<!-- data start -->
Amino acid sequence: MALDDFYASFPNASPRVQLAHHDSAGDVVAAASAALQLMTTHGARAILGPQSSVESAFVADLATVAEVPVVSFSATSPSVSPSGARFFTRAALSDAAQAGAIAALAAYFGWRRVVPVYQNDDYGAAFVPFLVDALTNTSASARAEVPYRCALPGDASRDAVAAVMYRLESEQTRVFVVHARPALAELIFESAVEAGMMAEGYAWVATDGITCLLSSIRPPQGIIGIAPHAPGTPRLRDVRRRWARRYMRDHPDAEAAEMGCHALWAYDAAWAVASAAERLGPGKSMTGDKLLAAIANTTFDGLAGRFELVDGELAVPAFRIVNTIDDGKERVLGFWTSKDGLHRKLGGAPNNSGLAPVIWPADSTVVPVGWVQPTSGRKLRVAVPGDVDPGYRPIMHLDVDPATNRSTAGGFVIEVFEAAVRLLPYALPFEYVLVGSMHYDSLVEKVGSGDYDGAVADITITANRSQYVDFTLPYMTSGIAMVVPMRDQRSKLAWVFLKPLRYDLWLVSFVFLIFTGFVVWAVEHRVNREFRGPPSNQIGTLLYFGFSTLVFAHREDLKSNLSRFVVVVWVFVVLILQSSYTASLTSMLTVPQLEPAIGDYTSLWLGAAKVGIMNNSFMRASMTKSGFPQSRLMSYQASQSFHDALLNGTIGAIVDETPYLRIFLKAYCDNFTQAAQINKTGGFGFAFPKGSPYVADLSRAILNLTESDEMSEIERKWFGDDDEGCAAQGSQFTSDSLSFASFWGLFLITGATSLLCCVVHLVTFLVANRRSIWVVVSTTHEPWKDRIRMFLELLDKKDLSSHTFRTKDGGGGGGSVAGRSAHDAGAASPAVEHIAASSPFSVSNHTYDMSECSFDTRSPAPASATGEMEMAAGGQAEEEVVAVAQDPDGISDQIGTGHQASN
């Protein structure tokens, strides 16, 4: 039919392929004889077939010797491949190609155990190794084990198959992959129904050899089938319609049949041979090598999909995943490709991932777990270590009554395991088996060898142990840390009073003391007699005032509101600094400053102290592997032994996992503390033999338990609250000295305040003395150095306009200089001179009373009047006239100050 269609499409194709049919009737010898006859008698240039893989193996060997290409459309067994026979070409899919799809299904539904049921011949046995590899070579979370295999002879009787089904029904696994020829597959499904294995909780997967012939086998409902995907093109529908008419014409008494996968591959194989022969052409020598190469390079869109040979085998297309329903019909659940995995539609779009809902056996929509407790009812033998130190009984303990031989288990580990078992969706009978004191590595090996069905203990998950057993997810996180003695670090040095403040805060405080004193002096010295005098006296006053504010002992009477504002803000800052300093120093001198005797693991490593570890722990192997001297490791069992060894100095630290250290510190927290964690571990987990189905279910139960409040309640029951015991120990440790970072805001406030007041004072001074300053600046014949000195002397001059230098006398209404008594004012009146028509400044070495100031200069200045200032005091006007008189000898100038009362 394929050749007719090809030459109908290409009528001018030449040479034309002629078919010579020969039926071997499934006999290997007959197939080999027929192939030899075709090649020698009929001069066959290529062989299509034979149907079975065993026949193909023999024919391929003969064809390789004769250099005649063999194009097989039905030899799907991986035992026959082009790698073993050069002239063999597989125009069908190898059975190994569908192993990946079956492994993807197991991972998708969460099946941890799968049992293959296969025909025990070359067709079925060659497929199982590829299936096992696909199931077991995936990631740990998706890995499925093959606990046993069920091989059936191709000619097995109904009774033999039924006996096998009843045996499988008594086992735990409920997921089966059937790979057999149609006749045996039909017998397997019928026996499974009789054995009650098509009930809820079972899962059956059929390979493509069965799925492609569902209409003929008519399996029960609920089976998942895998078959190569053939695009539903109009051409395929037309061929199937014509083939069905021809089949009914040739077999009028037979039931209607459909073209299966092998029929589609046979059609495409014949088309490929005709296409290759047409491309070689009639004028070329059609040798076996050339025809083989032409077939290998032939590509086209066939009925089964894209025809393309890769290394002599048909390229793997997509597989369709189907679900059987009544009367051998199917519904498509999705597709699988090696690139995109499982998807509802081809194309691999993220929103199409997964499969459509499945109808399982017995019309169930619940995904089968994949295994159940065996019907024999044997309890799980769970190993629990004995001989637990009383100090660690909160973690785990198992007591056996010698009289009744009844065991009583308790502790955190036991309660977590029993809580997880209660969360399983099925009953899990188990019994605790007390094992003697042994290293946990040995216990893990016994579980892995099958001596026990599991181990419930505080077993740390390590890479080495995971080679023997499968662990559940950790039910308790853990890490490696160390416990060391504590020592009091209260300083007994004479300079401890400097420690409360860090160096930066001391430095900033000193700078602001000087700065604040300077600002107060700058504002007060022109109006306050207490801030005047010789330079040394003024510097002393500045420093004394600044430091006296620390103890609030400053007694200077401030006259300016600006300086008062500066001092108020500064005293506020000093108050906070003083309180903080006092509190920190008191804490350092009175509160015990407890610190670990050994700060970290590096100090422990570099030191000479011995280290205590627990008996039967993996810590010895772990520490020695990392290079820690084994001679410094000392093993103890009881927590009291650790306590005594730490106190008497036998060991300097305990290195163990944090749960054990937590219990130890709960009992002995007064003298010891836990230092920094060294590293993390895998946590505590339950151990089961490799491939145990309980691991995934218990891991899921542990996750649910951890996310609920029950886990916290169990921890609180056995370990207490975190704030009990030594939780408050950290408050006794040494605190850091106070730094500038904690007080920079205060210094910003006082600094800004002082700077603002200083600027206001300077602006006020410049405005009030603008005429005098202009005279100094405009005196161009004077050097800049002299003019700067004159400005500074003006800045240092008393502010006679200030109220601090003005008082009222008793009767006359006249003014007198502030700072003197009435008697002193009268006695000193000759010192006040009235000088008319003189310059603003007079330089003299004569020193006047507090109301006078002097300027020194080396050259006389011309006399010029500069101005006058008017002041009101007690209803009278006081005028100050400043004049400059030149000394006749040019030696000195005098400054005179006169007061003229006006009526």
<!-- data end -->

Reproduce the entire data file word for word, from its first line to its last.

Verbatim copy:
Amino acid sequence: MALDDFYASFPNASPRVQLAHHDSAGDVVAAASAALQLMTTHGARAILGPQSSVESAFVADLATVAEVPVVSFSATSPSVSPSGARFFTRAALSDAAQAGAIAALAAYFGWRRVVPVYQNDDYGAAFVPFLVDALTNTSASARAEVPYRCALPGDASRDAVAAVMYRLESEQTRVFVVHARPALAELIFESAVEAGMMAEGYAWVATDGITCLLSSIRPPQGIIGIAPHAPGTPRLRDVRRRWARRYMRDHPDAEAAEMGCHALWAYDAAWAVASAAERLGPGKSMTGDKLLAAIANTTFDGLAGRFELVDGELAVPAFRIVNTIDDGKERVLGFWTSKDGLHRKLGGAPNNSGLAPVIWPADSTVVPVGWVQPTSGRKLRVAVPGDVDPGYRPIMHLDVDPATNRSTAGGFVIEVFEAAVRLLPYALPFEYVLVGSMHYDSLVEKVGSGDYDGAVADITITANRSQYVDFTLPYMTSGIAMVVPMRDQRSKLAWVFLKPLRYDLWLVSFVFLIFTGFVVWAVEHRVNREFRGPPSNQIGTLLYFGFSTLVFAHREDLKSNLSRFVVVVWVFVVLILQSSYTASLTSMLTVPQLEPAIGDYTSLWLGAAKVGIMNNSFMRASMTKSGFPQSRLMSYQASQSFHDALLNGTIGAIVDETPYLRIFLKAYCDNFTQAAQINKTGGFGFAFPKGSPYVADLSRAILNLTESDEMSEIERKWFGDDDEGCAAQGSQFTSDSLSFASFWGLFLITGATSLLCCVVHLVTFLVANRRSIWVVVSTTHEPWKDRIRMFLELLDKKDLSSHTFRTKDGGGGGGSVAGRSAHDAGAASPAVEHIAASSPFSVSNHTYDMSECSFDTRSPAPASATGEMEMAAGGQAEEEVVAVAQDPDGISDQIGTGHQASN
């Protein structure tokens, strides 16, 4: 039919392929004889077939010797491949190609155990190794084990198959992959129904050899089938319609049949041979090598999909995943490709991932777990270590009554395991088996060898142990840390009073003391007699005032509101600094400053102290592997032994996992503390033999338990609250000295305040003395150095306009200089001179009373009047006239100050 269609499409194709049919009737010898006859008698240039893989193996060997290409459309067994026979070409899919799809299904539904049921011949046995590899070579979370295999002879009787089904029904696994020829597959499904294995909780997967012939086998409902995907093109529908008419014409008494996968591959194989022969052409020598190469390079869109040979085998297309329903019909659940995995539609779009809902056996929509407790009812033998130190009984303990031989288990580990078992969706009978004191590595090996069905203990998950057993997810996180003695670090040095403040805060405080004193002096010295005098006296006053504010002992009477504002803000800052300093120093001198005797693991490593570890722990192997001297490791069992060894100095630290250290510190927290964690571990987990189905279910139960409040309640029951015991120990440790970072805001406030007041004072001074300053600046014949000195002397001059230098006398209404008594004012009146028509400044070495100031200069200045200032005091006007008189000898100038009362 394929050749007719090809030459109908290409009528001018030449040479034309002629078919010579020969039926071997499934006999290997007959197939080999027929192939030899075709090649020698009929001069066959290529062989299509034979149907079975065993026949193909023999024919391929003969064809390789004769250099005649063999194009097989039905030899799907991986035992026959082009790698073993050069002239063999597989125009069908190898059975190994569908192993990946079956492994993807197991991972998708969460099946941890799968049992293959296969025909025990070359067709079925060659497929199982590829299936096992696909199931077991995936990631740990998706890995499925093959606990046993069920091989059936191709000619097995109904009774033999039924006996096998009843045996499988008594086992735990409920997921089966059937790979057999149609006749045996039909017998397997019928026996499974009789054995009650098509009930809820079972899962059956059929390979493509069965799925492609569902209409003929008519399996029960609920089976998942895998078959190569053939695009539903109009051409395929037309061929199937014509083939069905021809089949009914040739077999009028037979039931209607459909073209299966092998029929589609046979059609495409014949088309490929005709296409290759047409491309070689009639004028070329059609040798076996050339025809083989032409077939290998032939590509086209066939009925089964894209025809393309890769290394002599048909390229793997997509597989369709189907679900059987009544009367051998199917519904498509999705597709699988090696690139995109499982998807509802081809194309691999993220929103199409997964499969459509499945109808399982017995019309169930619940995904089968994949295994159940065996019907024999044997309890799980769970190993629990004995001989637990009383100090660690909160973690785990198992007591056996010698009289009744009844065991009583308790502790955190036991309660977590029993809580997880209660969360399983099925009953899990188990019994605790007390094992003697042994290293946990040995216990893990016994579980892995099958001596026990599991181990419930505080077993740390390590890479080495995971080679023997499968662990559940950790039910308790853990890490490696160390416990060391504590020592009091209260300083007994004479300079401890400097420690409360860090160096930066001391430095900033000193700078602001000087700065604040300077600002107060700058504002007060022109109006306050207490801030005047010789330079040394003024510097002393500045420093004394600044430091006296620390103890609030400053007694200077401030006259300016600006300086008062500066001092108020500064005293506020000093108050906070003083309180903080006092509190920190008191804490350092009175509160015990407890610190670990050994700060970290590096100090422990570099030191000479011995280290205590627990008996039967993996810590010895772990520490020695990392290079820690084994001679410094000392093993103890009881927590009291650790306590005594730490106190008497036998060991300097305990290195163990944090749960054990937590219990130890709960009992002995007064003298010891836990230092920094060294590293993390895998946590505590339950151990089961490799491939145990309980691991995934218990891991899921542990996750649910951890996310609920029950886990916290169990921890609180056995370990207490975190704030009990030594939780408050950290408050006794040494605190850091106070730094500038904690007080920079205060210094910003006082600094800004002082700077603002200083600027206001300077602006006020410049405005009030603008005429005098202009005279100094405009005196161009004077050097800049002299003019700067004159400005500074003006800045240092008393502010006679200030109220601090003005008082009222008793009767006359006249003014007198502030700072003197009435008697002193009268006695000193000759010192006040009235000088008319003189310059603003007079330089003299004569020193006047507090109301006078002097300027020194080396050259006389011309006399010029500069101005006058008017002041009101007690209803009278006081005028100050400043004049400059030149000394006749040019030696000195005098400054005179006169007061003229006006009526």